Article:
Wiimote, because eventually I'd like to have the ability to move 'virtual'
sources around with a Wiimote to new locations, but this is for later.   The
WiiMote is the 3D equivalent to a mouse.   It's probably a slightly
different use than using it as a midi generator with Bluetooth (control
surface), but the hooks needed into Ardour are basically the same.  The 'low
rent' way to accomplish using the WiiMote is compute a lot of different
sound mixes, but leave one sound source out of the mix (which can then be
selected and moved) and add it in separately when a particular source is
selected (each mix of 32 channels would need to be computed separately,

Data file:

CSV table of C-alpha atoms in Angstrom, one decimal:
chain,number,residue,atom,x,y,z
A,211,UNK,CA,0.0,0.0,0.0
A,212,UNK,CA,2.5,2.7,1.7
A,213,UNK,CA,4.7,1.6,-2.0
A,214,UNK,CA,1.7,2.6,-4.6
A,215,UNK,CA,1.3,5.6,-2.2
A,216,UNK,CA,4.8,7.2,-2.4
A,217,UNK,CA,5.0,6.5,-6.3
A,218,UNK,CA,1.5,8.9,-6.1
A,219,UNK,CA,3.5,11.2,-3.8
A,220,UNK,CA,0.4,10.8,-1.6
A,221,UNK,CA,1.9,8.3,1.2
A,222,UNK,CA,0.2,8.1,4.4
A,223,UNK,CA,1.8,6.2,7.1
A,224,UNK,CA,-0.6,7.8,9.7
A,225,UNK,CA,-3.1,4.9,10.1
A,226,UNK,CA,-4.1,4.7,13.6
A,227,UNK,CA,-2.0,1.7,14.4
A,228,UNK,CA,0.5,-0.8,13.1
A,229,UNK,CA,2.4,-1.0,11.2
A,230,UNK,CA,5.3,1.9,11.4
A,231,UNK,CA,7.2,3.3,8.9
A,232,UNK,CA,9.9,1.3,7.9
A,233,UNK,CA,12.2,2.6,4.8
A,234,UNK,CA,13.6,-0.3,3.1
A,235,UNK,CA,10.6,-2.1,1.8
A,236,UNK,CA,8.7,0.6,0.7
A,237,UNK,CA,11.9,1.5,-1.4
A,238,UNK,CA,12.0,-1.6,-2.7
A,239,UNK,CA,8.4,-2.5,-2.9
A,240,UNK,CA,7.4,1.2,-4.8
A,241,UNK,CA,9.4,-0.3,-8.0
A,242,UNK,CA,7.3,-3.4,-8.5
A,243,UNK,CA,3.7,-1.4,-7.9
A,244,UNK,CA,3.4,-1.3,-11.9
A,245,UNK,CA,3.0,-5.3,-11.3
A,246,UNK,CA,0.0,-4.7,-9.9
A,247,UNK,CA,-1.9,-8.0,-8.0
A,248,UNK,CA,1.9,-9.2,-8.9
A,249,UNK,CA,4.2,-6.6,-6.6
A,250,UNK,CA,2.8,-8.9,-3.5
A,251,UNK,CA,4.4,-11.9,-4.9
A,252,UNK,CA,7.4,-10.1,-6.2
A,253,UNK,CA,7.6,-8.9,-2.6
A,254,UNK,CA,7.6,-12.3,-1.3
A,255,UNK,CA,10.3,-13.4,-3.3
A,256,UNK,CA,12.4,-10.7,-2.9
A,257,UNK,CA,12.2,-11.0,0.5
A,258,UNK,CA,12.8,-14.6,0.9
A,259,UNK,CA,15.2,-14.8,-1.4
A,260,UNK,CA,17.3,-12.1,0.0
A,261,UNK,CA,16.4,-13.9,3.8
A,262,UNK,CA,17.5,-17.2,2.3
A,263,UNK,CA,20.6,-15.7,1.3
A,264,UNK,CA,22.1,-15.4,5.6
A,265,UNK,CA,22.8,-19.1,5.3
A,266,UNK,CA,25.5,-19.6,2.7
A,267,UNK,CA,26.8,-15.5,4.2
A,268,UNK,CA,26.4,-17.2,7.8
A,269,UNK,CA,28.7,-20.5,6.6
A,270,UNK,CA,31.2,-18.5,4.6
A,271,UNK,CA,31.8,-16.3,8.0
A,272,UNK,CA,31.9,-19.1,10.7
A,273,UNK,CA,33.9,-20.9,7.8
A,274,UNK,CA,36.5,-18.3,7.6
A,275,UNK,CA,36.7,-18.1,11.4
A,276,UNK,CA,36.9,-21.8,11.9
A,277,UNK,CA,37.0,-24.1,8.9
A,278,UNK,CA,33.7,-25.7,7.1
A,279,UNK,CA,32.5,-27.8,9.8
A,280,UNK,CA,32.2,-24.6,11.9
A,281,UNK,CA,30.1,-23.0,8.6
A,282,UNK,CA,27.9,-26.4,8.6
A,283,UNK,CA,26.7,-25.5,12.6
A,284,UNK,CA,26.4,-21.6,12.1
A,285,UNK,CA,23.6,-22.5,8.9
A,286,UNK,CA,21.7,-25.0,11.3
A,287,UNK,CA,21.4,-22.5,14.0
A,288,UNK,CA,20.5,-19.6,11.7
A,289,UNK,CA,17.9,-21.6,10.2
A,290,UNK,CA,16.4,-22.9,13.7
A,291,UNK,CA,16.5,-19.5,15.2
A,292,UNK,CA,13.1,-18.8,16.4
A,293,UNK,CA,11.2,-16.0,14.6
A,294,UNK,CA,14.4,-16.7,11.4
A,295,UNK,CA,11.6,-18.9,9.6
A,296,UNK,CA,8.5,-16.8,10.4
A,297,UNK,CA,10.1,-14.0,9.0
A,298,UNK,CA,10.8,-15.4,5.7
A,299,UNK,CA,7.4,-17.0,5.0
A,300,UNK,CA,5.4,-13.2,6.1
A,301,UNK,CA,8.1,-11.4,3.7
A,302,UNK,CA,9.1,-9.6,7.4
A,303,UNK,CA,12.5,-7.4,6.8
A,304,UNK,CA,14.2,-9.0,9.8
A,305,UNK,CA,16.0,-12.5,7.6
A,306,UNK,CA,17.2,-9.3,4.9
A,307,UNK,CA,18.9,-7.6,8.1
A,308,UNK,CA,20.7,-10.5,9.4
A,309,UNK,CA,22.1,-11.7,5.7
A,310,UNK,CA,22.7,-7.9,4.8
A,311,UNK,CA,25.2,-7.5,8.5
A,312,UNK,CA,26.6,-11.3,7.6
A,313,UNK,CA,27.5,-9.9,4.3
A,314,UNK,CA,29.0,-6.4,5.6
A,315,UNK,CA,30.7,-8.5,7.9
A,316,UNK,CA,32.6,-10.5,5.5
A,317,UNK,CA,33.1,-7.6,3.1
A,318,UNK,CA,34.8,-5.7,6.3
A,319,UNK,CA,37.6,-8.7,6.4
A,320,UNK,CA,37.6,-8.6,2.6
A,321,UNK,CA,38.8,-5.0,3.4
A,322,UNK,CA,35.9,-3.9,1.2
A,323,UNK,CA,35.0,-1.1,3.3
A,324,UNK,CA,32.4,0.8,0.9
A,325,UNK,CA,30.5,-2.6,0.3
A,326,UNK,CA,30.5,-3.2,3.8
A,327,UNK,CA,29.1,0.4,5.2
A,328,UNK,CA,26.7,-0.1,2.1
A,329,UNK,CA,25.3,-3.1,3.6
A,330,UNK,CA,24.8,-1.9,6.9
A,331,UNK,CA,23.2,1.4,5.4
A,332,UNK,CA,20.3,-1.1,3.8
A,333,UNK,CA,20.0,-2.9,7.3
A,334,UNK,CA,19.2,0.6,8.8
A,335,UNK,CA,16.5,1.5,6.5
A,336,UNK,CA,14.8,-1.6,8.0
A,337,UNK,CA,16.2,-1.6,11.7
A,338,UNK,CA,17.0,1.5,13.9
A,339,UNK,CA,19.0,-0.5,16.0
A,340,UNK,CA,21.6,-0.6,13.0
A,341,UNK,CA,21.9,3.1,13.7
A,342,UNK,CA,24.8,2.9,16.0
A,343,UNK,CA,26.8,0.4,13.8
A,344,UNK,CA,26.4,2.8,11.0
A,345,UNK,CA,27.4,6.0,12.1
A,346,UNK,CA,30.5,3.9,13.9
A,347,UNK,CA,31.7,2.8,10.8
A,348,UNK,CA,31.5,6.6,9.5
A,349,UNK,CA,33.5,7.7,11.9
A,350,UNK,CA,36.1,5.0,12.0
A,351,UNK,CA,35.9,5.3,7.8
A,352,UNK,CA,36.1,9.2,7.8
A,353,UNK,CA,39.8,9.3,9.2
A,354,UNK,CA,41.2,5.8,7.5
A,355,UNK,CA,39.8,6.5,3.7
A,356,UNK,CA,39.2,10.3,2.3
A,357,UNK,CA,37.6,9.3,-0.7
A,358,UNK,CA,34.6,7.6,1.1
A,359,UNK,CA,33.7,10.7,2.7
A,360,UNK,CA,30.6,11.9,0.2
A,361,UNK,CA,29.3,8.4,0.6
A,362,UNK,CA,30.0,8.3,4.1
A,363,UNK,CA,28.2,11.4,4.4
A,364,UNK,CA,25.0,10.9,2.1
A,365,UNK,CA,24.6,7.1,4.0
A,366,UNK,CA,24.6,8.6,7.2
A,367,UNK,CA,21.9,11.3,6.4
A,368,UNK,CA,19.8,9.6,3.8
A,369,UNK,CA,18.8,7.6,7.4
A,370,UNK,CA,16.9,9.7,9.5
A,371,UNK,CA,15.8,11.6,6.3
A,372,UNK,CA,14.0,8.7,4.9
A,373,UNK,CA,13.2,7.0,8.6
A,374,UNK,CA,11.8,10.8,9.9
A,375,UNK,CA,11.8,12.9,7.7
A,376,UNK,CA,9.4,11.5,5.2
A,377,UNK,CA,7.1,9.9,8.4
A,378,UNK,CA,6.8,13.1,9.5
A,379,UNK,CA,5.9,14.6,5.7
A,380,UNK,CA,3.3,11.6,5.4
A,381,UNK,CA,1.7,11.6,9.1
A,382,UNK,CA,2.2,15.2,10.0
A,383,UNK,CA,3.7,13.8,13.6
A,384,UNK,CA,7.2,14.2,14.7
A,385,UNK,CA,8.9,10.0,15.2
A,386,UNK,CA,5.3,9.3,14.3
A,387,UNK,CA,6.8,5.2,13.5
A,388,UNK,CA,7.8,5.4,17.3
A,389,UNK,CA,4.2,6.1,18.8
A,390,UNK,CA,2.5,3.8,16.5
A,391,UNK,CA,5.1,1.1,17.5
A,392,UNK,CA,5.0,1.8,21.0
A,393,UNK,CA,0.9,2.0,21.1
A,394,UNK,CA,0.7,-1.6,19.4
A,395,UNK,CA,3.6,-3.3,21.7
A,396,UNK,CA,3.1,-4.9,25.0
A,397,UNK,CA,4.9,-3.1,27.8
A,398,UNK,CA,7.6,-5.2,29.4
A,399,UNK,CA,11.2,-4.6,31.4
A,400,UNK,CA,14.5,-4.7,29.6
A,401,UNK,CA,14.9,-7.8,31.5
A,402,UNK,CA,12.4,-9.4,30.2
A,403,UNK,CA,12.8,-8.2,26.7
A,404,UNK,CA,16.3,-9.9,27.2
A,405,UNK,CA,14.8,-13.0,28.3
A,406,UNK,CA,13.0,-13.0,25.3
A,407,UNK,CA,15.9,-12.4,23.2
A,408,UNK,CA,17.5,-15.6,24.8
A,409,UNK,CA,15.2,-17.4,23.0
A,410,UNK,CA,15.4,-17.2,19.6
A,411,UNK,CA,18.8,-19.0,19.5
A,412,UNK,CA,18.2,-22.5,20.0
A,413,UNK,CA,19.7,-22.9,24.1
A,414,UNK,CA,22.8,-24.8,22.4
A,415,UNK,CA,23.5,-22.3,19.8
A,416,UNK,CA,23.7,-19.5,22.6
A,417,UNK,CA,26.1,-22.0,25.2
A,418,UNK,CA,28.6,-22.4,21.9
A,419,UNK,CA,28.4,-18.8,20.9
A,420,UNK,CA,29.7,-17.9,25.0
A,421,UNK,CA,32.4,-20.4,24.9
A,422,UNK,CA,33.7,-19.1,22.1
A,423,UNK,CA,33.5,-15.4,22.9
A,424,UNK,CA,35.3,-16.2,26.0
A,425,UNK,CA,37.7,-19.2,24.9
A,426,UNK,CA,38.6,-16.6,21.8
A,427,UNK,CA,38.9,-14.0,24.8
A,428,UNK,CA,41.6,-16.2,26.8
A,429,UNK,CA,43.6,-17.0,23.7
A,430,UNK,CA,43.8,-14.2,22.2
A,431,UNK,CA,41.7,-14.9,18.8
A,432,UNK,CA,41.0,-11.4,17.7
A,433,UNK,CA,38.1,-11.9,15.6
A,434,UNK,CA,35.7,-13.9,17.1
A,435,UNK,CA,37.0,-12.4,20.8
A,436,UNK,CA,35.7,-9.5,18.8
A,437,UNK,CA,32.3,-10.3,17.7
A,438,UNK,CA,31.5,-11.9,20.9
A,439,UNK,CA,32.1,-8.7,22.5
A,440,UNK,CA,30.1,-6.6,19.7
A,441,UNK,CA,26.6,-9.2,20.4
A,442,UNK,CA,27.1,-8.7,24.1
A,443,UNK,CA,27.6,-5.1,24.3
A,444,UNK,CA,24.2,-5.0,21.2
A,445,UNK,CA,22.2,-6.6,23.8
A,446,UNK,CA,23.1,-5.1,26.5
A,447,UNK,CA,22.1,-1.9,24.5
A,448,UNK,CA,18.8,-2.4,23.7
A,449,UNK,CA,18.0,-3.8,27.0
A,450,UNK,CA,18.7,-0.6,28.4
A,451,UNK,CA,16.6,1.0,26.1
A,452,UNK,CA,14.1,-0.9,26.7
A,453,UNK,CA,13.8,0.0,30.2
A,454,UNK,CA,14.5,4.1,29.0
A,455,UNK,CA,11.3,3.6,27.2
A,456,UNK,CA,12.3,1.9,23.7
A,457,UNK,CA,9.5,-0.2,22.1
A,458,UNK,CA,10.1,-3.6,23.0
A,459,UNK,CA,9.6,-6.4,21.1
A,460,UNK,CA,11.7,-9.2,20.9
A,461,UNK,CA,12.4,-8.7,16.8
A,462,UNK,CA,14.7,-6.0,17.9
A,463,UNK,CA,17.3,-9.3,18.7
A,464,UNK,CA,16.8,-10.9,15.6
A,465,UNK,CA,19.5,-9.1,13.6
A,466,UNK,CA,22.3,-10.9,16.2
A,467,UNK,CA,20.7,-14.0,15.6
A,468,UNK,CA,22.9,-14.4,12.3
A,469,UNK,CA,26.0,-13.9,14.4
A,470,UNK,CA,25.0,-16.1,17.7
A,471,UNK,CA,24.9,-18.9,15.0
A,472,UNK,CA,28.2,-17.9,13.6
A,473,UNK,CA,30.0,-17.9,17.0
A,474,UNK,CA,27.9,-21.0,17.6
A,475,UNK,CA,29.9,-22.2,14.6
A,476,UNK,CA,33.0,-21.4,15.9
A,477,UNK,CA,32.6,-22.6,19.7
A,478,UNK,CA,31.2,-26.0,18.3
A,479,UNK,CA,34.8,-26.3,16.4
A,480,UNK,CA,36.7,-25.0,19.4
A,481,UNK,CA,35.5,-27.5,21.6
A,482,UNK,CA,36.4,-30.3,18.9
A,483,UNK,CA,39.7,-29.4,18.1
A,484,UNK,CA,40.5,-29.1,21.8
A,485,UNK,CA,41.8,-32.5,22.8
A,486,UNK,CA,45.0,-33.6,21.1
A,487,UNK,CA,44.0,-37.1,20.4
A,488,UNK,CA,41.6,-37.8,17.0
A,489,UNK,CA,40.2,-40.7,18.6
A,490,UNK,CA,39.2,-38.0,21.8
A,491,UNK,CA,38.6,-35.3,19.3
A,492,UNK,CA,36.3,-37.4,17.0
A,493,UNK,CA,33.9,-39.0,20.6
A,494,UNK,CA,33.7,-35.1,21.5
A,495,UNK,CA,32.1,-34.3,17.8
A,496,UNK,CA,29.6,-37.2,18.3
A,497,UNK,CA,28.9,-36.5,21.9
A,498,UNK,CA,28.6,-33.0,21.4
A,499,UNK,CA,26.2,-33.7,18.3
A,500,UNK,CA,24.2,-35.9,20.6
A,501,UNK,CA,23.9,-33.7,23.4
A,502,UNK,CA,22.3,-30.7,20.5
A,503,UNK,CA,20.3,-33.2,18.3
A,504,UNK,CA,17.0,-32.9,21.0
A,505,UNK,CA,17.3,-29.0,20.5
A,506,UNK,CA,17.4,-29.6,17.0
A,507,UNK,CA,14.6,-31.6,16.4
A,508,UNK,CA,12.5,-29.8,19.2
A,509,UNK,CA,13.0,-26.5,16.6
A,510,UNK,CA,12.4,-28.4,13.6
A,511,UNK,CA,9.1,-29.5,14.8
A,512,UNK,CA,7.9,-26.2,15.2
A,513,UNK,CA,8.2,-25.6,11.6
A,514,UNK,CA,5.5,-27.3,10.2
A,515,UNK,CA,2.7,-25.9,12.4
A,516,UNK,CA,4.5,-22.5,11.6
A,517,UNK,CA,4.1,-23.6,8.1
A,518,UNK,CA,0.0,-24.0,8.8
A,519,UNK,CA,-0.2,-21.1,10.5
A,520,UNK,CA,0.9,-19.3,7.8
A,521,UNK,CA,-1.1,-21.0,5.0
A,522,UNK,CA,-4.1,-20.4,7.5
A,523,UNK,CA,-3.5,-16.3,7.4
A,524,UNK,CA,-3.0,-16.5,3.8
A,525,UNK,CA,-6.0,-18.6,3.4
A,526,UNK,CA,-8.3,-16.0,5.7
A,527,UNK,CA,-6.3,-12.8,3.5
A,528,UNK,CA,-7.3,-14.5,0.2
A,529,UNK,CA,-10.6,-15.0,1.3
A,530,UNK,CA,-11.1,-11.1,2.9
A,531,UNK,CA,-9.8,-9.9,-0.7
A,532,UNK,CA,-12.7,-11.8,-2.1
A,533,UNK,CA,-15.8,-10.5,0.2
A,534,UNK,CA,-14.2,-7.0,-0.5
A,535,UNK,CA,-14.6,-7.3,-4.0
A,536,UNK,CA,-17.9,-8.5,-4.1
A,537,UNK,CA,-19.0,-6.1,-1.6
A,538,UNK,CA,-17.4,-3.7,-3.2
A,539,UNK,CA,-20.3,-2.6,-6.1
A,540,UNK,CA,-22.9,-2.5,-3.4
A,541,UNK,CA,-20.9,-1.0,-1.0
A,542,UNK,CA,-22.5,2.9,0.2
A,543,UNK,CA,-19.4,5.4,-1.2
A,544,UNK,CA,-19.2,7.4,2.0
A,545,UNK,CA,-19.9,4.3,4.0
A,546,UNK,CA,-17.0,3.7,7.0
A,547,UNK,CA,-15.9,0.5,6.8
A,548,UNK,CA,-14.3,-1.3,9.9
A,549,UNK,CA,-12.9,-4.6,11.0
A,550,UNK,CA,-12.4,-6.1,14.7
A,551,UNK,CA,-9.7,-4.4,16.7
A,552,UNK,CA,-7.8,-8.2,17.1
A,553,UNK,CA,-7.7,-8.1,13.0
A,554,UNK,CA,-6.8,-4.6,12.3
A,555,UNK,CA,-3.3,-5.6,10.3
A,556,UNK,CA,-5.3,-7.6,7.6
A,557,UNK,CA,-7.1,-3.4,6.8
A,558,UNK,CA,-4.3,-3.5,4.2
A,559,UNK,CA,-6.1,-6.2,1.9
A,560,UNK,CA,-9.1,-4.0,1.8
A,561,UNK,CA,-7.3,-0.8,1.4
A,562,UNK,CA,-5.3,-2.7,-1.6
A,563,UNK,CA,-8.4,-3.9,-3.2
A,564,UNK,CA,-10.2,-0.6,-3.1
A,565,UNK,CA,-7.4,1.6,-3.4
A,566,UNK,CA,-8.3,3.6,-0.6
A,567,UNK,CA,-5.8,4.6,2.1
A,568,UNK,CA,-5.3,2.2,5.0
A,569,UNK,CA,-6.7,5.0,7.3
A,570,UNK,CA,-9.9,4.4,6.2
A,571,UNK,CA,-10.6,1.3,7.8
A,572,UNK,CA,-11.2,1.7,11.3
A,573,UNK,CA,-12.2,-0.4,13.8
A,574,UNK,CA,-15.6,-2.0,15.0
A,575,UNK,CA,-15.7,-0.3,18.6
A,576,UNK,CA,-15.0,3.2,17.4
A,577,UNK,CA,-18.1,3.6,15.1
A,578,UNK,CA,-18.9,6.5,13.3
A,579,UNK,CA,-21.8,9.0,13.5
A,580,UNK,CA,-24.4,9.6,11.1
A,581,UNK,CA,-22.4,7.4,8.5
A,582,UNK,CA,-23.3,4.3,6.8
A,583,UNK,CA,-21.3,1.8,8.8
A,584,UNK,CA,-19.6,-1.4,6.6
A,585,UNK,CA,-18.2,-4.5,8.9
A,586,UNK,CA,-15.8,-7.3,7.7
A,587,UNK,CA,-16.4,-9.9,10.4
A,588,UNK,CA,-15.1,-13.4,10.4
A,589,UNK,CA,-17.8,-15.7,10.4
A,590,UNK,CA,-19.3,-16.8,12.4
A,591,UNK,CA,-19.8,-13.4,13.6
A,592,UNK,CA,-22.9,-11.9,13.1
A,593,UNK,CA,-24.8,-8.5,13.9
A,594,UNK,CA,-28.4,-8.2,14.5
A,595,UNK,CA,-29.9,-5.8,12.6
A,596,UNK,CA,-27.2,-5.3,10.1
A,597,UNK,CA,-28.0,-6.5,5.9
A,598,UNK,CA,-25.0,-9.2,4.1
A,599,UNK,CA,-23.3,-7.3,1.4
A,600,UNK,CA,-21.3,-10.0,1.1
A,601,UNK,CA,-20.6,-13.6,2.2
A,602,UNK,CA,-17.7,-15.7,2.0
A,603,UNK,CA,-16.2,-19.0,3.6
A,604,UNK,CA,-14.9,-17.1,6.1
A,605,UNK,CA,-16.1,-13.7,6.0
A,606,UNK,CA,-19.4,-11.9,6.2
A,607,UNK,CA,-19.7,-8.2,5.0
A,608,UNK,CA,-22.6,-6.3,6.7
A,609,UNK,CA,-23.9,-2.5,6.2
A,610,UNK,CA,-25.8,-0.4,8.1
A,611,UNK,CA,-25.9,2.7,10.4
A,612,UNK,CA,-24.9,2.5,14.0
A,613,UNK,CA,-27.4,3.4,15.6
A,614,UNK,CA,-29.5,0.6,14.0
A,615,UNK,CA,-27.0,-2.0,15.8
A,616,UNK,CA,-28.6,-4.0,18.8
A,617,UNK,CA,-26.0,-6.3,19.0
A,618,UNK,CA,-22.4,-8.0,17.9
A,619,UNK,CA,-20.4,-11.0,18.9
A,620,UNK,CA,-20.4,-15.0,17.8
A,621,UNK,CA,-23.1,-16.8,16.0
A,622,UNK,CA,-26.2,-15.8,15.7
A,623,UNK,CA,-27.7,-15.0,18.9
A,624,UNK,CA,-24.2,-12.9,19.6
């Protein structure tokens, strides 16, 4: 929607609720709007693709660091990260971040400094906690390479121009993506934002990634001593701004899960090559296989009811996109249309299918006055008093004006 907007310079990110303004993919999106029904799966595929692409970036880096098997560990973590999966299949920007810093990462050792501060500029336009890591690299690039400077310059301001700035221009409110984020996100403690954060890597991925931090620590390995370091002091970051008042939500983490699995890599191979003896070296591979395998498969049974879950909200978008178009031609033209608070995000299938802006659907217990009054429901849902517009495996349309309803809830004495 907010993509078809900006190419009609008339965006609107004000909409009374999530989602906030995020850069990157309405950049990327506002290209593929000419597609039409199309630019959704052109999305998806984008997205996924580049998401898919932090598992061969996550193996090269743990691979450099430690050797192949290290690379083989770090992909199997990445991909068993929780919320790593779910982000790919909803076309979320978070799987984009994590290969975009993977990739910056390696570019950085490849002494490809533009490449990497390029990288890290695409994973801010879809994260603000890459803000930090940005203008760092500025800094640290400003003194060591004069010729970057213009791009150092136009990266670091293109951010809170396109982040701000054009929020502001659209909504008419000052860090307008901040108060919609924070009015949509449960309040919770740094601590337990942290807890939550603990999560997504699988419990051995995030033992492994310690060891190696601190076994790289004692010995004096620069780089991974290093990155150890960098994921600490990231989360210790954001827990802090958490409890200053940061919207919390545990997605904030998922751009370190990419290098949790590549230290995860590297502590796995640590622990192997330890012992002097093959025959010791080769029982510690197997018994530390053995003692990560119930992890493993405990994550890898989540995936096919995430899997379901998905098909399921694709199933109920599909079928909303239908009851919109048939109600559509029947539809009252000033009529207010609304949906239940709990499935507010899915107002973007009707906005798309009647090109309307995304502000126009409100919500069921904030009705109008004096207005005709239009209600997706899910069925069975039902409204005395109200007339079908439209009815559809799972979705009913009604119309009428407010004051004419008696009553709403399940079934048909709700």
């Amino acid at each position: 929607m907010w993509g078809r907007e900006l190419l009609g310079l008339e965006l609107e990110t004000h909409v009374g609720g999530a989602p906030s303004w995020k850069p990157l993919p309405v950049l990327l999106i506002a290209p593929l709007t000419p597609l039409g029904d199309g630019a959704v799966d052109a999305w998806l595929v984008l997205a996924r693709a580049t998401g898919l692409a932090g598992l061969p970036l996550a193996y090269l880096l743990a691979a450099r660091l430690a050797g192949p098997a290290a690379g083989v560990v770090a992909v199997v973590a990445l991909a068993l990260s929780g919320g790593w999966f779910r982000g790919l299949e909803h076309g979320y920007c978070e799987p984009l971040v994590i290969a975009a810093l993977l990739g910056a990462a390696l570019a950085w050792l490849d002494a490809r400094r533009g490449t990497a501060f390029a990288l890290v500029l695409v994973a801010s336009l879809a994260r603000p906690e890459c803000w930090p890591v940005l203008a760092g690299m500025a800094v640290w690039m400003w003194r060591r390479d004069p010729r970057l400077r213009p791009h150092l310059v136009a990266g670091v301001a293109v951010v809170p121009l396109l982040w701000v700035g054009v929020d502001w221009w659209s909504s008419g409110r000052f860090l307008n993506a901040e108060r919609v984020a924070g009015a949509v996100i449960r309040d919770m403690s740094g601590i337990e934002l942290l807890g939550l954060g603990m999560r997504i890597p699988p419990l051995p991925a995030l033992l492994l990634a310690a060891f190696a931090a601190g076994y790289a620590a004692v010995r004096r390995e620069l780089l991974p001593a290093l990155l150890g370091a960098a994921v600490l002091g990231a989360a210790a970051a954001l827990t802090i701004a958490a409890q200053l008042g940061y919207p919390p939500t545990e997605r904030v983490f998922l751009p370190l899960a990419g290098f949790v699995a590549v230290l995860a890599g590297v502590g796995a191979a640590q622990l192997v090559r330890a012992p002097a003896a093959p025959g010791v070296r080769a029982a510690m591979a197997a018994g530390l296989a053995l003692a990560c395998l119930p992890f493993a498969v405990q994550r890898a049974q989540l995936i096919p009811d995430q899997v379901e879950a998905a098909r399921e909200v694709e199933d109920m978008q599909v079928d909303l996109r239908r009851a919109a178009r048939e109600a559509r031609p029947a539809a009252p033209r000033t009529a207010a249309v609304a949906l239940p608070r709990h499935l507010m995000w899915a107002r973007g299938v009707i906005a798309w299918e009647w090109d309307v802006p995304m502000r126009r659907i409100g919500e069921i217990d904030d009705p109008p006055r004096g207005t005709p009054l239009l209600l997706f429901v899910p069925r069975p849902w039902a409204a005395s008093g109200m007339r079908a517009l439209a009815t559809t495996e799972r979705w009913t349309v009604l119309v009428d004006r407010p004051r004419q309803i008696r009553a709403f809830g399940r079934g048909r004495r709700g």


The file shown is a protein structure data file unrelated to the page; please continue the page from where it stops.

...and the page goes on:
leaving out the one source 'free to move').   The only issue would be
playing back all the mixes at the same time and being able to 'select' a mix
according to which particular source was selected.   It would need to be
able to 'switch over' to a different set of mixes inaudibly.


If someone else is interested in working with me, learning more about it, or
otherwise discussing it, please feel free to drop me a note.   I will try
not to tie up the Ardour message board with things that only pertain to WFS.
There is absolutely no funding or money in this right now, but it is now a
feasibility for the first time and it is interesting to 'play' where others
can't go or haven't gone.   You won't get many bux from this, but you might
have a lot of fun.


-Mike Mazarick

mazarick at bellsouth.net